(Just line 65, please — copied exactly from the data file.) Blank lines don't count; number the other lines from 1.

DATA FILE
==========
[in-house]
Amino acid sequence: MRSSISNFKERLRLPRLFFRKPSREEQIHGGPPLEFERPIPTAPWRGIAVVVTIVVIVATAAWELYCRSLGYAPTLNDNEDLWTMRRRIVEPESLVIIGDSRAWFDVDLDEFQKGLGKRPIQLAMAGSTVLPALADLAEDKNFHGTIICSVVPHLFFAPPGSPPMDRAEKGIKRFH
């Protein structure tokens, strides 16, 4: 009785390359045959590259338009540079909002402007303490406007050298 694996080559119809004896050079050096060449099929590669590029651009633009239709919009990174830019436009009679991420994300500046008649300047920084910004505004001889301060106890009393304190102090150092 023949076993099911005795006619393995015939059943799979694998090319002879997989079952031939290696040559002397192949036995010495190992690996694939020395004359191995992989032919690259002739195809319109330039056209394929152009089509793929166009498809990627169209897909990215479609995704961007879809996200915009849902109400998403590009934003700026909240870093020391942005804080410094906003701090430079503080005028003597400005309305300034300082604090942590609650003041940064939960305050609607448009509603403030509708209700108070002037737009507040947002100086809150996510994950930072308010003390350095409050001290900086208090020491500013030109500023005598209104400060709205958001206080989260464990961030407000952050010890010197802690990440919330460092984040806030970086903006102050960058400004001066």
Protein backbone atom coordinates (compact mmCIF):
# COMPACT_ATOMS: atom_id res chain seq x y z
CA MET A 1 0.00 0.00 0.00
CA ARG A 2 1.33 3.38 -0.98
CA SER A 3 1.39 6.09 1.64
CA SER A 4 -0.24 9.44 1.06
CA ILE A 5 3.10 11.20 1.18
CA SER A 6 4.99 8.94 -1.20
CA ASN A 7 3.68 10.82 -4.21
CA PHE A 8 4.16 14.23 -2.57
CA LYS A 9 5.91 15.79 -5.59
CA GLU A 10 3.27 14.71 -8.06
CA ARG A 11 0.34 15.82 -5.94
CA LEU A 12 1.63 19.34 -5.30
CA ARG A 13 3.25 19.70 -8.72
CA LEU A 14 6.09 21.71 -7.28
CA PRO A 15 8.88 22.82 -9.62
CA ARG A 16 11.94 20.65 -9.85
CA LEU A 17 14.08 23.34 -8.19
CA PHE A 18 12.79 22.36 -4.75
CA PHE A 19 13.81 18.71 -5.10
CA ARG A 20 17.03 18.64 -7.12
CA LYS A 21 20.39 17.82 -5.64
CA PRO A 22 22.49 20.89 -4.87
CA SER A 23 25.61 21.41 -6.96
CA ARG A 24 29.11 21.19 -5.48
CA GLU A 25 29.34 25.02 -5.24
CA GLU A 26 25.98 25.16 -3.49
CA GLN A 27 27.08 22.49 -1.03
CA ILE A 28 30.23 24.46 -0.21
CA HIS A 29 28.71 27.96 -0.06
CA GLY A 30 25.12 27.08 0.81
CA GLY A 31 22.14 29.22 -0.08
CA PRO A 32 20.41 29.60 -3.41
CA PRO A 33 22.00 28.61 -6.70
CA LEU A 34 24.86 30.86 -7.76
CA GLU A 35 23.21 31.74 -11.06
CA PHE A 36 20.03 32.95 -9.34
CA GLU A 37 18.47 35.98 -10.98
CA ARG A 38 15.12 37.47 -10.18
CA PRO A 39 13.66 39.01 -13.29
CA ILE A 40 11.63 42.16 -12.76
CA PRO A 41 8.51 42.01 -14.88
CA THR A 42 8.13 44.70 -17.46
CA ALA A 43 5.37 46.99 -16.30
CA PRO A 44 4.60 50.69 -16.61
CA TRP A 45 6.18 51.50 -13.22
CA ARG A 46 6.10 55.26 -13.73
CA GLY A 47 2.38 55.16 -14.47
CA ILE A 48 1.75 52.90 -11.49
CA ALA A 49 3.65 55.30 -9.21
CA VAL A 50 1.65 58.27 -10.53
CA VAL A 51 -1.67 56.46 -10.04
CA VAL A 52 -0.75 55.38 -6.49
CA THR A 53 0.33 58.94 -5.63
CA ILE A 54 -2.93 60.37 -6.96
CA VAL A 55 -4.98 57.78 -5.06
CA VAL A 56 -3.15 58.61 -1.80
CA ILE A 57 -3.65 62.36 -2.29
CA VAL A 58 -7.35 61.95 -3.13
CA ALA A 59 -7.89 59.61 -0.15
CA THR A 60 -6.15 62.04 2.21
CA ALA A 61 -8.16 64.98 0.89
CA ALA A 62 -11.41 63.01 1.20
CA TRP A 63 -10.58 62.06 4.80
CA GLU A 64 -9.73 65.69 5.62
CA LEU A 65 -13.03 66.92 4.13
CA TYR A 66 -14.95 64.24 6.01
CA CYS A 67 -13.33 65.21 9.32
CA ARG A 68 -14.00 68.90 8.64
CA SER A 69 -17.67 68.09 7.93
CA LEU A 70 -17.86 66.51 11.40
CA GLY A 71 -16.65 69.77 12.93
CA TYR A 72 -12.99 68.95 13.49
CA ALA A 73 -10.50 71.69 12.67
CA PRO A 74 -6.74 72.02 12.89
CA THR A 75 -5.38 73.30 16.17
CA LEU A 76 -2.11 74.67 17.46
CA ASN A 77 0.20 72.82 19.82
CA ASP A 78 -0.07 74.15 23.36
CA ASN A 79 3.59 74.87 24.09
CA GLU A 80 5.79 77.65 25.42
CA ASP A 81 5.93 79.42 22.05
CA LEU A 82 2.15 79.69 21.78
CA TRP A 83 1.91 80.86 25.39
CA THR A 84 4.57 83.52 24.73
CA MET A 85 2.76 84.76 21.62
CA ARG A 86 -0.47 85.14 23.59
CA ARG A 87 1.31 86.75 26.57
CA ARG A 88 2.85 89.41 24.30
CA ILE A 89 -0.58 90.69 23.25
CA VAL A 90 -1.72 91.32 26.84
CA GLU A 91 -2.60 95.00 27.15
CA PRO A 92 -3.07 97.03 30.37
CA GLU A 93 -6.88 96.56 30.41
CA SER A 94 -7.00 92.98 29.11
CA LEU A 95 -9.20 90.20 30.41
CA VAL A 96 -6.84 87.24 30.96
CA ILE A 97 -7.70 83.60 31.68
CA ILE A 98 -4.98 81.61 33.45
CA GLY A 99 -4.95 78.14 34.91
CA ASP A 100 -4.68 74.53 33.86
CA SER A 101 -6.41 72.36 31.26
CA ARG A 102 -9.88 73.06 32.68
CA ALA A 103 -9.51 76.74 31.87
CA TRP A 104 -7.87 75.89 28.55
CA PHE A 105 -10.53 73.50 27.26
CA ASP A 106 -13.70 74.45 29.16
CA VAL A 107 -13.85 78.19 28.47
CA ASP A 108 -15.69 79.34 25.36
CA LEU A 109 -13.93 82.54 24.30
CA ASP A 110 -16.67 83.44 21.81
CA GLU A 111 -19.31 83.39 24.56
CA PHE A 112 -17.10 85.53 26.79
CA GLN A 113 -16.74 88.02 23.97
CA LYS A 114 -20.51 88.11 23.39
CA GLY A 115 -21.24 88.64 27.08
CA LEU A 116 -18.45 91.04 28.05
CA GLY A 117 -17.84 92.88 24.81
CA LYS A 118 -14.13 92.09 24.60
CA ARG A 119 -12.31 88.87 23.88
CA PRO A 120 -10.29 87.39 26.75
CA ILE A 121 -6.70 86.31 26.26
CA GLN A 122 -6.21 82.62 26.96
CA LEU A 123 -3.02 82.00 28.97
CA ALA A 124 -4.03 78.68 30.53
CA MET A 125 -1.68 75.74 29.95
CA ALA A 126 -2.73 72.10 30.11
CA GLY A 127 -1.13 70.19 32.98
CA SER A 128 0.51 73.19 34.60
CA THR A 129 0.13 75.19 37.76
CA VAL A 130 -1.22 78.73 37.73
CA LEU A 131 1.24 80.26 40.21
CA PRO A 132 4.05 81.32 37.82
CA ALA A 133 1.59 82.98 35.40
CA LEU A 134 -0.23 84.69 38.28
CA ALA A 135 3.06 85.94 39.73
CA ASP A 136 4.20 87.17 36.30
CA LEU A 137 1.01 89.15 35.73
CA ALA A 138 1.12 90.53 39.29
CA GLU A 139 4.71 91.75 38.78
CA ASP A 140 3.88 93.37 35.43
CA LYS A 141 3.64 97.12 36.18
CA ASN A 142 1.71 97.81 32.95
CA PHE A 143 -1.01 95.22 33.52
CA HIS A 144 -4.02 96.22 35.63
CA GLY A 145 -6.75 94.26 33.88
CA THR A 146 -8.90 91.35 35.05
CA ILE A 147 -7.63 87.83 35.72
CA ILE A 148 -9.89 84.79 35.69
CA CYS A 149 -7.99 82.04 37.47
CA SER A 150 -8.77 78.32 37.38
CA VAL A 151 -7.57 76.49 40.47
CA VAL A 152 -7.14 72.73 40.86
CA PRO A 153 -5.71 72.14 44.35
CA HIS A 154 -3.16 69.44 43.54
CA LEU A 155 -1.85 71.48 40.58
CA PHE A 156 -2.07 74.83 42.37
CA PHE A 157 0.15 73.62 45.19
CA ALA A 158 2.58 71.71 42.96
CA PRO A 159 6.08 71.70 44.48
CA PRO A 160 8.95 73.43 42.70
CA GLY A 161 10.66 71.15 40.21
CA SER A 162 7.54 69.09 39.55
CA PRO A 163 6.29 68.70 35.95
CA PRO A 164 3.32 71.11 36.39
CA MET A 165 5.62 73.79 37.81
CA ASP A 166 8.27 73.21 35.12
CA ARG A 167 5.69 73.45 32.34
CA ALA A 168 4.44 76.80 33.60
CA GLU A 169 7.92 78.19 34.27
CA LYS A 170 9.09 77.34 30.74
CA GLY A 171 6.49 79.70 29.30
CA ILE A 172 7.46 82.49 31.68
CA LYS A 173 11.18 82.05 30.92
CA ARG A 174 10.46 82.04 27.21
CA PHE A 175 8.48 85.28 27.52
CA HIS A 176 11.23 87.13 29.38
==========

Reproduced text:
CA THR A 60 -6.15 62.04 2.21